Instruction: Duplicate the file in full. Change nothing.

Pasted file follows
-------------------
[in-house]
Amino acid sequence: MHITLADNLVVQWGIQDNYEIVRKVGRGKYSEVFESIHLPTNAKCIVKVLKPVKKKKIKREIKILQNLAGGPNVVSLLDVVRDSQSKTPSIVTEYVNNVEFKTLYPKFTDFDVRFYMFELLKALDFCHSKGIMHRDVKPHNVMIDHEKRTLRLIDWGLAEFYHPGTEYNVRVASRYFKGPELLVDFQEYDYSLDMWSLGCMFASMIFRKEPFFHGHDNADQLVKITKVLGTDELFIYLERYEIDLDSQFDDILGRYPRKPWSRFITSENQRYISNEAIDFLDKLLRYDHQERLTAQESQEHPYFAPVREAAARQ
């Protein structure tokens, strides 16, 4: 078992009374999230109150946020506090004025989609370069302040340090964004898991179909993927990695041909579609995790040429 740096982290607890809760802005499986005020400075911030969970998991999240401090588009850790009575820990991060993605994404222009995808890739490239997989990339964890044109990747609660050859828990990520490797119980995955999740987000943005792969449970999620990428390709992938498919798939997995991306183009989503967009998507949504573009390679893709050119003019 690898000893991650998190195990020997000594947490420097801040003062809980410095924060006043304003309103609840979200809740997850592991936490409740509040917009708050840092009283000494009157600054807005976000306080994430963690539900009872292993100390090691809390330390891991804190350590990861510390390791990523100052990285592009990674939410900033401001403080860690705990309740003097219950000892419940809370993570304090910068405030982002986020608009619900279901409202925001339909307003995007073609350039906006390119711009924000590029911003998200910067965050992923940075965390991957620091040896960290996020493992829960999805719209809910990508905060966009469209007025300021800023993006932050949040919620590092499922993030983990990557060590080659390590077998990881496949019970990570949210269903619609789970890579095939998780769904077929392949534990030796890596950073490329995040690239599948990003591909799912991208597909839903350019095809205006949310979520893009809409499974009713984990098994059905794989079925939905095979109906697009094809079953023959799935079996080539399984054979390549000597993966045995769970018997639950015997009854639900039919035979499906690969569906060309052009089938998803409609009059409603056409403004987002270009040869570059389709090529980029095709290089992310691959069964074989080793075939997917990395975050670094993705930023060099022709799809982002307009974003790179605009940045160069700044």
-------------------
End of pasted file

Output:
[in-house]
Amino acid sequence: MHITLADNLVVQWGIQDNYEIVRKVGRGKYSEVFESIHLPTNAKCIVKVLKPVKKKKIKREIKILQNLAGGPNVVSLLDVVRDSQSKTPSIVTEYVNNVEFKTLYPKFTDFDVRFYMFELLKALDFCHSKGIMHRDVKPHNVMIDHEKRTLRLIDWGLAEFYHPGTEYNVRVASRYFKGPELLVDFQEYDYSLDMWSLGCMFASMIFRKEPFFHGHDNADQLVKITKVLGTDELFIYLERYEIDLDSQFDDILGRYPRKPWSRFITSENQRYISNEAIDFLDKLLRYDHQERLTAQESQEHPYFAPVREAAARQ
């Protein structure tokens, strides 16, 4: 078992009374999230109150946020506090004025989609370069302040340090964004898991179909993927990695041909579609995790040429 740096982290607890809760802005499986005020400075911030969970998991999240401090588009850790009575820990991060993605994404222009995808890739490239997989990339964890044109990747609660050859828990990520490797119980995955999740987000943005792969449970999620990428390709992938498919798939997995991306183009989503967009998507949504573009390679893709050119003019 690898000893991650998190195990020997000594947490420097801040003062809980410095924060006043304003309103609840979200809740997850592991936490409740509040917009708050840092009283000494009157600054807005976000306080994430963690539900009872292993100390090691809390330390891991804190350590990861510390390791990523100052990285592009990674939410900033401001403080860690705990309740003097219950000892419940809370993570304090910068405030982002986020608009619900279901409202925001339909307003995007073609350039906006390119711009924000590029911003998200910067965050992923940075965390991957620091040896960290996020493992829960999805719209809910990508905060966009469209007025300021800023993006932050949040919620590092499922993030983990990557060590080659390590077998990881496949019970990570949210269903619609789970890579095939998780769904077929392949534990030796890596950073490329995040690239599948990003591909799912991208597909839903350019095809205006949310979520893009809409499974009713984990098994059905794989079925939905095979109906697009094809079953023959799935079996080539399984054979390549000597993966045995769970018997639950015997009854639900039919035979499906690969569906060309052009089938998803409609009059409603056409403004987002270009040869570059389709090529980029095709290089992310691959069964074989080793075939997917990395975050670094993705930023060099022709799809982002307009974003790179605009940045160069700044």